Ralph S. Larsen

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Ralph S. Larsen (November 18, 1938 – March 9, 2016) was an American businessman. He was the chief executive officer (CEO) of Johnson & Johnson from 1989 to 2002.[1][2][3][4]

Biography[edit]

Early life[edit]

Ralph Larsen was born in Brooklyn, New York City in a family of five siblings in 1938.[5][6] His father was a first-generation immigrant from Norway.[5] He joined the United States Navy for a few years. He worked his way through college, taking electrical jobs, and he received a Bachelor of Business Administration from Hofstra University in 1962.[7]

Career[edit]

Larsen joined Johnson & Johnson as a trainee in 1962, and worked there until 1981.[7][5] In 1979 he was part of a team that helped turn the painkiller Tylenol into a blockbuster drug, with annual sales rising from $70 million to $500 million.[8] In 1981-1983 he worked as president of consumer products at Becton Dickinson.[7] In 1983 he re-joined Johnson & Johnson as president of Chicopee until 1986, and he was vice-chairman of the corporation until 1989.[2] He served as CEO in 1989 to 2002.[3] From 1994 to 1999 he reduced the annual operating costs to $2 billion to make the company more competitive. He also produced a consecutive string of 25% shareholder return rates.[6]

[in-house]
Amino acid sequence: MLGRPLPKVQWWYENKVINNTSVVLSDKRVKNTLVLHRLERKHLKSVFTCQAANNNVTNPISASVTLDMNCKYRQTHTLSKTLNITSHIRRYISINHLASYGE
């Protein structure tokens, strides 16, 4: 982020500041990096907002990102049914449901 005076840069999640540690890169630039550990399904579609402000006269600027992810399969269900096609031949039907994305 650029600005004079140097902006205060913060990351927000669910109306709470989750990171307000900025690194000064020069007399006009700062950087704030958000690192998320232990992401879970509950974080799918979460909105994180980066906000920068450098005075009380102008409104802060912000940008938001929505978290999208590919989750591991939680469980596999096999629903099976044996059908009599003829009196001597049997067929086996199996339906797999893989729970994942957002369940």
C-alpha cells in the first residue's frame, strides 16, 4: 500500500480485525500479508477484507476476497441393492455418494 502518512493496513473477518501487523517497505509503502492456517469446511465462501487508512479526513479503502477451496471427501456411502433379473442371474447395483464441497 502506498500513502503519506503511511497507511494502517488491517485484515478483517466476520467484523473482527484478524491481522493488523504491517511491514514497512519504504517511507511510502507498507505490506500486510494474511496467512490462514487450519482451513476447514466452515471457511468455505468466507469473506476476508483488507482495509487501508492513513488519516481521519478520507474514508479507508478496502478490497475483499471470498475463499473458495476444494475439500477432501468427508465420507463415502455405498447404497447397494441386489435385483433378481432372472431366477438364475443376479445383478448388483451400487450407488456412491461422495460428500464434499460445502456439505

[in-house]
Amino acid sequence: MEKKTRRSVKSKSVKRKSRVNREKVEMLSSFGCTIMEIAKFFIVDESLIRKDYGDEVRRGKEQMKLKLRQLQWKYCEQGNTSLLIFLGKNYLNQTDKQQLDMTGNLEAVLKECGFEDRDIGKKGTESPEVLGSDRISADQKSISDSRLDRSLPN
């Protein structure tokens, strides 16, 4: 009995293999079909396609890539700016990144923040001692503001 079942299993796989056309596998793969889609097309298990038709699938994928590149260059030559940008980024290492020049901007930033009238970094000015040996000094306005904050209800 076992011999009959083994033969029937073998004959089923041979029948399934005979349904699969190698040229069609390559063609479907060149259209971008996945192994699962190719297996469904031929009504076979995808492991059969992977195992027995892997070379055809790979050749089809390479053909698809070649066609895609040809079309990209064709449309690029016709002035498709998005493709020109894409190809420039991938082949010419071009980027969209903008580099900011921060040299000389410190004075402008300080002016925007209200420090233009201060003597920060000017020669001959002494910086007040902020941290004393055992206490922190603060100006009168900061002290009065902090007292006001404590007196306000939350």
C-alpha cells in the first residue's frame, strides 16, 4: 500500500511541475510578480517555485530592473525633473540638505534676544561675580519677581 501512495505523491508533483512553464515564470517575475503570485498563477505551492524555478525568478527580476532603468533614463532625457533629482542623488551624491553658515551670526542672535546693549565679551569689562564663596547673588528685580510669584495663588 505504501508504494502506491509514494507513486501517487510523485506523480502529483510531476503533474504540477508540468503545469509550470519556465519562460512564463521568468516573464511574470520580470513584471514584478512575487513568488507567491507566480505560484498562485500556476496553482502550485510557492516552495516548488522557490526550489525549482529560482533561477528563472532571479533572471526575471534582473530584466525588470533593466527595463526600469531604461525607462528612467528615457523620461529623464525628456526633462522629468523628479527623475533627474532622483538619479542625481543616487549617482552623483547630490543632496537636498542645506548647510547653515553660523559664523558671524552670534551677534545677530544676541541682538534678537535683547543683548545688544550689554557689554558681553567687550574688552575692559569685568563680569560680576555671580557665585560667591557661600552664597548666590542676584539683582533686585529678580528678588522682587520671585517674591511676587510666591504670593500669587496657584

Larsen was on the board of directors of General Electric and AT&T.[1] In 1998-2000 he was on the board of Xerox.[7] He was on the international advisory board of Salomon Smith Barney. From 1999 to 2000 he was chairman of The Business Council.[9]

In 1998 dozens of federal agents raided the headquarters of Johnson & Johnson’s LifeScan unit after it failed to notify the Food and Drug Administration of a software glitch in a diabetes diagnostic device that it manufactured. In 2000 LifeScan pleaded guilty to criminal charges and agreed to pay $60 million in fines for selling defective monitoring devices. The company said that while no one at LifeScan had intentionally engaged in wrongdoing, the device was deficient, the company had not properly notified the government, and it had been slow to fix the problem. “Mistakes and misjudgments were made,” Larsen wrote in a statement of apology at the time.[8]

Larsen was a Republican.[9] He was a fellow of the American Academy of Arts and Sciences. He was on the board of trustees of the Robert Wood Johnson Foundation.[3]

Personal life[edit]

Larsen was married to Dorothy Zeitfuss, and they had three children.[9] Larsen died in Naples, Florida on March 9, 2016.[10]

References[edit]

Business positions
Preceded by
James E. Burke
President of Johnson & Johnson
1989-2002
Succeeded by
William C. Weldon